Assessment of the Volunteers
An additional aspect of the present research concerns the individuals recruited to work with the juvenile delinquents. The use of volunteers, or nonprofessionals, in community interventions has been promoted in the field of community psychology for the last two decades (Rappaport, 1977; Sobey, 1970; Zax & Specter, 1974). The emphasis on using nonprofessionals, either as volunteers or as paid staff, arose from two main criticisms of traditional psychological intervention. First, the limited pool of professional psychologists substantially restricted their availability to the large numbers of people potentially needing psychological services (Albee, 1959; Pearl & Riessman, 1965). Second, the effectiveness of traditional psychological therapies came under serious scrutiny at about the same time that the positive qualities of nonprofessionals were recognized (Heller & Monahan, 1977). These two perspectives resulted in the increased use of nonprofessionals as service providers. The movement toward the use of nonprofessionals was also encouraged by the notion that nonprofessionals, as well as their clients, benefitted from the experience. This notion has been termed the helper therapy principle (Riessman, 1969).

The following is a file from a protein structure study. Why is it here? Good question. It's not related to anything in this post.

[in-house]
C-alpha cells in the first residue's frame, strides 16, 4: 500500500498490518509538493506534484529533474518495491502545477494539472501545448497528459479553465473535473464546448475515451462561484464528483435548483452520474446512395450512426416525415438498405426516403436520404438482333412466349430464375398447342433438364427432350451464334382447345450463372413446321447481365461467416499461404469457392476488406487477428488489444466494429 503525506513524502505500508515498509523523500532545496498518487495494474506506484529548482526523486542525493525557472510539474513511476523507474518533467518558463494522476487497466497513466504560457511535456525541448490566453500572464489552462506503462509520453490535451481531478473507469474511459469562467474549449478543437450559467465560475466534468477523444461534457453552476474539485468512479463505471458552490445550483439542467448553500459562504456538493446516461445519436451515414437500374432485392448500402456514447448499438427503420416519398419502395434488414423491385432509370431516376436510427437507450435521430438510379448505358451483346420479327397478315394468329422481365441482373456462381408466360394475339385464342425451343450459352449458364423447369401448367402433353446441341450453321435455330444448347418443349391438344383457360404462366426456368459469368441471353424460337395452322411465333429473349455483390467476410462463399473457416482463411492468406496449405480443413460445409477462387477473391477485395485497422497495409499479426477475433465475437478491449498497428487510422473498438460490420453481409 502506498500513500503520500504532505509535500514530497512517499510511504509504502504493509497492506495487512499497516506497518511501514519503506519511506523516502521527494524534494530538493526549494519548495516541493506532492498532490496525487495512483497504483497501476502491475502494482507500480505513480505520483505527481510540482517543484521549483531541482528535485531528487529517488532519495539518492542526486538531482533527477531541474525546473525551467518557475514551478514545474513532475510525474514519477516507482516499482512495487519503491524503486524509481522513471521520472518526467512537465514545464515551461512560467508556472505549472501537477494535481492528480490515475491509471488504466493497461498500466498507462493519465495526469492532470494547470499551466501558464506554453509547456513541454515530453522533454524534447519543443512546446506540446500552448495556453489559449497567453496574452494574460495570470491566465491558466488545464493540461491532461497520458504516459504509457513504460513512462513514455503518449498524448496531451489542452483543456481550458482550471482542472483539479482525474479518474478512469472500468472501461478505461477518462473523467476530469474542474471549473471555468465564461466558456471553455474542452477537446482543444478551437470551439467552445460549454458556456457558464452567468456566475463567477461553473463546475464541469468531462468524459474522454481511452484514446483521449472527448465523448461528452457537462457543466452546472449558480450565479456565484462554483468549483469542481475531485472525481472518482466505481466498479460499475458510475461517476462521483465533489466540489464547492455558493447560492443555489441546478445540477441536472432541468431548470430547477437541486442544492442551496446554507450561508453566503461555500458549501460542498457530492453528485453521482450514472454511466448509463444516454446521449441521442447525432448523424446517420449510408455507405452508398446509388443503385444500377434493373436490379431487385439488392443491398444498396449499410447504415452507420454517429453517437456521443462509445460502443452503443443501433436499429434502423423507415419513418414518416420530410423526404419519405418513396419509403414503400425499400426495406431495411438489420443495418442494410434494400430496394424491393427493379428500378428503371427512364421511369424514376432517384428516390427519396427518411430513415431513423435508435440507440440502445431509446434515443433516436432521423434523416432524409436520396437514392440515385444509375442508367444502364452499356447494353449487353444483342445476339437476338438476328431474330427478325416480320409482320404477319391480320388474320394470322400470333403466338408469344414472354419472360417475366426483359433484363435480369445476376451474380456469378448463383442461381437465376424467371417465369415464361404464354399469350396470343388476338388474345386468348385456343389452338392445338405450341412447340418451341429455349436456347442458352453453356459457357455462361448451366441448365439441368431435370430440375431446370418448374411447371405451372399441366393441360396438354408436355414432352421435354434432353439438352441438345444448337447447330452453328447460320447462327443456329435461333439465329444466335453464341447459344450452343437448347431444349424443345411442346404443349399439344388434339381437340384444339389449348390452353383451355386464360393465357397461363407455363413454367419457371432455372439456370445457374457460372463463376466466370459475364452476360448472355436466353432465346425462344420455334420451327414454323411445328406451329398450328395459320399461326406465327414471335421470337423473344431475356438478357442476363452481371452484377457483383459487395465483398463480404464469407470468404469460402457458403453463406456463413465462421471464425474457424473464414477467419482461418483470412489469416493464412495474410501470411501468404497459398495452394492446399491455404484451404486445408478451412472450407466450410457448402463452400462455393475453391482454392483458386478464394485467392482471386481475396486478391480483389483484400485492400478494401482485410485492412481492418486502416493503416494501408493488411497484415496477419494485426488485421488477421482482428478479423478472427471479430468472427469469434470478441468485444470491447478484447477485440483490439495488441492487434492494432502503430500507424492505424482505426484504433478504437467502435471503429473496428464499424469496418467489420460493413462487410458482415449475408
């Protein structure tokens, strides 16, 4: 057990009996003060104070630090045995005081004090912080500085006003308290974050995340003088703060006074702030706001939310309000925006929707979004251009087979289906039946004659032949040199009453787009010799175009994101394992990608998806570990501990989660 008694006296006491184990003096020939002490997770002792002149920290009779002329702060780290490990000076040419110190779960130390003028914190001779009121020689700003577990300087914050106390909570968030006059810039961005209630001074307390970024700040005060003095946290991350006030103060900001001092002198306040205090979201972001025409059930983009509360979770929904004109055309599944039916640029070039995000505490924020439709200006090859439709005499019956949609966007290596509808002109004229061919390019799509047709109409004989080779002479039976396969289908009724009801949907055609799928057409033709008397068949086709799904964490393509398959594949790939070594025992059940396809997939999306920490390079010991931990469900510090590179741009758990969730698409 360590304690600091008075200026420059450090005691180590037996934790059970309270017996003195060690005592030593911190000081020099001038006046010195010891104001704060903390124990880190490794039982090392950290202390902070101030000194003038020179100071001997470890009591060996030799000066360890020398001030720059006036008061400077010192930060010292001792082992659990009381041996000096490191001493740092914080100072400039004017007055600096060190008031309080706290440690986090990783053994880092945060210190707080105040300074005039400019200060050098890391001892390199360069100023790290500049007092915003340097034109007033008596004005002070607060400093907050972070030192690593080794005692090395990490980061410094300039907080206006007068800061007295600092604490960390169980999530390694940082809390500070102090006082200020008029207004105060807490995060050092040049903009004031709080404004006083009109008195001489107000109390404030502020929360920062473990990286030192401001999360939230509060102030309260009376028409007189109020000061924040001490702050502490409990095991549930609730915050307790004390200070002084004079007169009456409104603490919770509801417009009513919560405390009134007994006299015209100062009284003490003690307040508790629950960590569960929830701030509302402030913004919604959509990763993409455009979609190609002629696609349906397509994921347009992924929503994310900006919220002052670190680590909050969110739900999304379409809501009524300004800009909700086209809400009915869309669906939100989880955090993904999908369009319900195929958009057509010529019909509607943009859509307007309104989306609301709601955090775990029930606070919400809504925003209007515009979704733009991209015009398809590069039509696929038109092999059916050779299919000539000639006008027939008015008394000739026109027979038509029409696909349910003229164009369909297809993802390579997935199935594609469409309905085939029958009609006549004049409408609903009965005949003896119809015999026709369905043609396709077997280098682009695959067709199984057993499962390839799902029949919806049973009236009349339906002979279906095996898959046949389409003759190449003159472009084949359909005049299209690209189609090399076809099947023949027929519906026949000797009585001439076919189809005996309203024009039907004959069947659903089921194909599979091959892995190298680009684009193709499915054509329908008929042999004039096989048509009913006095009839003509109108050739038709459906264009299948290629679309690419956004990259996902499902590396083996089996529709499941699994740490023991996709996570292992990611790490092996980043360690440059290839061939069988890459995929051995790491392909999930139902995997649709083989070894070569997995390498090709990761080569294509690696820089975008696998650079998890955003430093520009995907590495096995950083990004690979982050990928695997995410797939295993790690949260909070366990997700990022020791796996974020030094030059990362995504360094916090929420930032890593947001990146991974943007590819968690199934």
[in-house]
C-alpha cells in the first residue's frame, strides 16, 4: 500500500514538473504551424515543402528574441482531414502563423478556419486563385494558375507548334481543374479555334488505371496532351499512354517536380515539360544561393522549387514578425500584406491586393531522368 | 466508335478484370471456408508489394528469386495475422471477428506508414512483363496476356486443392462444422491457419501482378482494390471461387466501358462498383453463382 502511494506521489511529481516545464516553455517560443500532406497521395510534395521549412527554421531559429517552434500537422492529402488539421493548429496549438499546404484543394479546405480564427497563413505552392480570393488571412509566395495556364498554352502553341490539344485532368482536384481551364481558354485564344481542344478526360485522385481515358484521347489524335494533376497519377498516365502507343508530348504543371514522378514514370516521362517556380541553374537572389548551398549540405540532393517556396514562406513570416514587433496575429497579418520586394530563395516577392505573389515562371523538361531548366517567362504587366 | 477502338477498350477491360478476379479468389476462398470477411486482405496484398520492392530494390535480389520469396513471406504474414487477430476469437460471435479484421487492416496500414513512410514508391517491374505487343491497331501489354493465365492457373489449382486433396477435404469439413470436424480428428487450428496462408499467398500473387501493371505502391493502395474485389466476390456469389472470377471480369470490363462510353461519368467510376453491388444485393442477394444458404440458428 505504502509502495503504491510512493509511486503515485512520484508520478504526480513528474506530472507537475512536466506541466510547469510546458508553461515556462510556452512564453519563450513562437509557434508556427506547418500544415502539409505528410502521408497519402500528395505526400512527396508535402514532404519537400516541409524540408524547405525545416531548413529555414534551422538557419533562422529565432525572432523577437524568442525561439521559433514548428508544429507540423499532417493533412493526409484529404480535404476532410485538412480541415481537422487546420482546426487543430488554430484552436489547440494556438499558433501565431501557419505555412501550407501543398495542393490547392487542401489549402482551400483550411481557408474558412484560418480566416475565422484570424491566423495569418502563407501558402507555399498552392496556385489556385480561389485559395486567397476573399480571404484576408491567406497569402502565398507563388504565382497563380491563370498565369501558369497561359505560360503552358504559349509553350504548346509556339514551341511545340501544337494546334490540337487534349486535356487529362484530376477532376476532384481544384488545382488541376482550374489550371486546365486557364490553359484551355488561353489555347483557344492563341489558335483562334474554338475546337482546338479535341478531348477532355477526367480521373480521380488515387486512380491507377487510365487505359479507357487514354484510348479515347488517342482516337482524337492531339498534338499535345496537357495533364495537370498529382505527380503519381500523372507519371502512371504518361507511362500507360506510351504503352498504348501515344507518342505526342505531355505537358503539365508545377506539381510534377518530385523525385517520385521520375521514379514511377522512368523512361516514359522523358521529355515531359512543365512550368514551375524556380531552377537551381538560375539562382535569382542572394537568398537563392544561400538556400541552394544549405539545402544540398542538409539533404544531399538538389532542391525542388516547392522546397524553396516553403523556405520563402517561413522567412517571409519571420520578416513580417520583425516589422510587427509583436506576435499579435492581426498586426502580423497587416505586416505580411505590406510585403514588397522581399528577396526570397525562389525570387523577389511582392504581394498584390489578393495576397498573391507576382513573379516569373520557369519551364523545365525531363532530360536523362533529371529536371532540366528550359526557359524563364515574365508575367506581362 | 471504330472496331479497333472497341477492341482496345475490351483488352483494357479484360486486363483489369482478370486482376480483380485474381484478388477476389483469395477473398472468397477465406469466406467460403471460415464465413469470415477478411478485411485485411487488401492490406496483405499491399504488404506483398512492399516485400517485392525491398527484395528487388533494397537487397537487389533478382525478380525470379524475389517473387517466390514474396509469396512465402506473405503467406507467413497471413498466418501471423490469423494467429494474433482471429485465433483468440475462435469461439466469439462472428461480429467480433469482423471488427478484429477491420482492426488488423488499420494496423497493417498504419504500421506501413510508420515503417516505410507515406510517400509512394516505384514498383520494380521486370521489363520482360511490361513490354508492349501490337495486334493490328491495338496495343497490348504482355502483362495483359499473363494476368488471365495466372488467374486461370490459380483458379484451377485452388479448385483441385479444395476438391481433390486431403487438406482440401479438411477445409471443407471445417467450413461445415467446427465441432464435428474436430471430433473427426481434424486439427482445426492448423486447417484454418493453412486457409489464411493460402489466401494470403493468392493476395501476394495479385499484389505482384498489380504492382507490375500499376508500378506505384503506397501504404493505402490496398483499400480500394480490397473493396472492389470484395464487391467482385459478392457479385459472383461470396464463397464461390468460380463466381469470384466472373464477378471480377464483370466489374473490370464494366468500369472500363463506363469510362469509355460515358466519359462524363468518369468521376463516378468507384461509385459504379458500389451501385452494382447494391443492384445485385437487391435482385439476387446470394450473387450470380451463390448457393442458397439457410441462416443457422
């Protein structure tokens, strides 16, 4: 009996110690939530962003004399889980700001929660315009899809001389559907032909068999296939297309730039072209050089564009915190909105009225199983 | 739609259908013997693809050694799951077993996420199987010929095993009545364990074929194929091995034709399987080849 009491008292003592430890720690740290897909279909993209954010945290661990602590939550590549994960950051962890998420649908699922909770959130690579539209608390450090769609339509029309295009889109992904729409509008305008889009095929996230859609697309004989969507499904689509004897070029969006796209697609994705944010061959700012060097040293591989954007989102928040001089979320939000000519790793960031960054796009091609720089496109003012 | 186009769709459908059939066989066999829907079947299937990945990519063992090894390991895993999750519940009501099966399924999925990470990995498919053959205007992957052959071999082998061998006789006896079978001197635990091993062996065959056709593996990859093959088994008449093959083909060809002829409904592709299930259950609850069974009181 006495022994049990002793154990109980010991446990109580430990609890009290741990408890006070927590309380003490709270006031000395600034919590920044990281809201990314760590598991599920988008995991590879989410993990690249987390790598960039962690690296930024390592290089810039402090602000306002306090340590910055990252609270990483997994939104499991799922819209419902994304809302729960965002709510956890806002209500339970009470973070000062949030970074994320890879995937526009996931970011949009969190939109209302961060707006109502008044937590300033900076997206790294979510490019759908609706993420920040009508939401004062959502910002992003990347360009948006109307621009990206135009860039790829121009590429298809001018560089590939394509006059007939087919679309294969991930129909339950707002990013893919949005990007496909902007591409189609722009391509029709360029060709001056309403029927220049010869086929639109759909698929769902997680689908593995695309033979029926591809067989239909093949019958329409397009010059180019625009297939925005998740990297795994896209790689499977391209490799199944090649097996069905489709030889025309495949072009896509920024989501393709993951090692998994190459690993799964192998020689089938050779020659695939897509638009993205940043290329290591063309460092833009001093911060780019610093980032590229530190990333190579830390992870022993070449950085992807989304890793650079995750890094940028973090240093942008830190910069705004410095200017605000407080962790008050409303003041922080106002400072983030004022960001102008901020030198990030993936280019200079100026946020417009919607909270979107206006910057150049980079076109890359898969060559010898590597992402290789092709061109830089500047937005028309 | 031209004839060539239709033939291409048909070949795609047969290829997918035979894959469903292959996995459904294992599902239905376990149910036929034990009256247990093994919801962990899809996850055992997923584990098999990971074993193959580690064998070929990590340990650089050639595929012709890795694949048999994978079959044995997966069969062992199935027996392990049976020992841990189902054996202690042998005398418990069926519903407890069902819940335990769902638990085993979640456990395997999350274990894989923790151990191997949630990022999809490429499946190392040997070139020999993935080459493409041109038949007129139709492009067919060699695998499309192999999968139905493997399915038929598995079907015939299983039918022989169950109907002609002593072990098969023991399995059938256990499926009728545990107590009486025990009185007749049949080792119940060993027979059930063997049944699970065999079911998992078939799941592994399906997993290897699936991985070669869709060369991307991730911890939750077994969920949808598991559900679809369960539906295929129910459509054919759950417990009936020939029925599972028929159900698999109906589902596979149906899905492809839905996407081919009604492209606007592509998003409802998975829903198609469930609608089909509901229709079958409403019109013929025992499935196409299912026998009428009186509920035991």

KeywordsControl Volunteer Juvenile Justice System Volunteer Group Control Student Juvenile Delinquent
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